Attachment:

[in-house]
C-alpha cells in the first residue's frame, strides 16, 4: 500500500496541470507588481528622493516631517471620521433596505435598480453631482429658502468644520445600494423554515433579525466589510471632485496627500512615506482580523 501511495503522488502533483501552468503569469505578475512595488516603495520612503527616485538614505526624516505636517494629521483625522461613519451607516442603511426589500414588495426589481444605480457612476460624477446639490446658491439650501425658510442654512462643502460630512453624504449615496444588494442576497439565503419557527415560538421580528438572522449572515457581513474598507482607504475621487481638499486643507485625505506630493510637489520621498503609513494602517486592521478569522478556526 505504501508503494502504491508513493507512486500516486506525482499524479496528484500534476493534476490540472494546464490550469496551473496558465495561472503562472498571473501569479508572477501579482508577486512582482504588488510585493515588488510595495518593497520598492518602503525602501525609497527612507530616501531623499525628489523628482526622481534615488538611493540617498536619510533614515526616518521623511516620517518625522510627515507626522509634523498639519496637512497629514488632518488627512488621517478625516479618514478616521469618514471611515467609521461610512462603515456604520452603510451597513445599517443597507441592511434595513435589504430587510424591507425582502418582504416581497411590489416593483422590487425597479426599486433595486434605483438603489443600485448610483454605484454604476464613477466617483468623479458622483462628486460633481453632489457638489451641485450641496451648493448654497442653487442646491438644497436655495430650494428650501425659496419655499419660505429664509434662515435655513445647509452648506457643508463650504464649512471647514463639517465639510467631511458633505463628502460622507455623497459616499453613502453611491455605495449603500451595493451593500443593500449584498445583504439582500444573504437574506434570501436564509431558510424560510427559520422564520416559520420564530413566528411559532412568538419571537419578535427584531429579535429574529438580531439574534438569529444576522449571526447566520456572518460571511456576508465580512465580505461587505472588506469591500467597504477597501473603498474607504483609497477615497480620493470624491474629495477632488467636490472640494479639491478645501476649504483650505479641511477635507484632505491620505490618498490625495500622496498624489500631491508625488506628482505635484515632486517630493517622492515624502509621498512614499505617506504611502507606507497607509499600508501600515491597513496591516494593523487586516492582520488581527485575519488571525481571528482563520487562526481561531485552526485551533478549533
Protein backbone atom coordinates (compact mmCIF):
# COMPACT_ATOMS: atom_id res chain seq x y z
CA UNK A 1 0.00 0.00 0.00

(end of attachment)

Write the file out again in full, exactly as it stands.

[in-house]
C-alpha cells in the first residue's frame, strides 16, 4: 500500500496541470507588481528622493516631517471620521433596505435598480453631482429658502468644520445600494423554515433579525466589510471632485496627500512615506482580523 501511495503522488502533483501552468503569469505578475512595488516603495520612503527616485538614505526624516505636517494629521483625522461613519451607516442603511426589500414588495426589481444605480457612476460624477446639490446658491439650501425658510442654512462643502460630512453624504449615496444588494442576497439565503419557527415560538421580528438572522449572515457581513474598507482607504475621487481638499486643507485625505506630493510637489520621498503609513494602517486592521478569522478556526 505504501508503494502504491508513493507512486500516486506525482499524479496528484500534476493534476490540472494546464490550469496551473496558465495561472503562472498571473501569479508572477501579482508577486512582482504588488510585493515588488510595495518593497520598492518602503525602501525609497527612507530616501531623499525628489523628482526622481534615488538611493540617498536619510533614515526616518521623511516620517518625522510627515507626522509634523498639519496637512497629514488632518488627512488621517478625516479618514478616521469618514471611515467609521461610512462603515456604520452603510451597513445599517443597507441592511434595513435589504430587510424591507425582502418582504416581497411590489416593483422590487425597479426599486433595486434605483438603489443600485448610483454605484454604476464613477466617483468623479458622483462628486460633481453632489457638489451641485450641496451648493448654497442653487442646491438644497436655495430650494428650501425659496419655499419660505429664509434662515435655513445647509452648506457643508463650504464649512471647514463639517465639510467631511458633505463628502460622507455623497459616499453613502453611491455605495449603500451595493451593500443593500449584498445583504439582500444573504437574506434570501436564509431558510424560510427559520422564520416559520420564530413566528411559532412568538419571537419578535427584531429579535429574529438580531439574534438569529444576522449571526447566520456572518460571511456576508465580512465580505461587505472588506469591500467597504477597501473603498474607504483609497477615497480620493470624491474629495477632488467636490472640494479639491478645501476649504483650505479641511477635507484632505491620505490618498490625495500622496498624489500631491508625488506628482505635484515632486517630493517622492515624502509621498512614499505617506504611502507606507497607509499600508501600515491597513496591516494593523487586516492582520488581527485575519488571525481571528482563520487562526481561531485552526485551533478549533
Protein backbone atom coordinates (compact mmCIF):
# COMPACT_ATOMS: atom_id res chain seq x y z
CA UNK A 1 0.00 0.00 0.00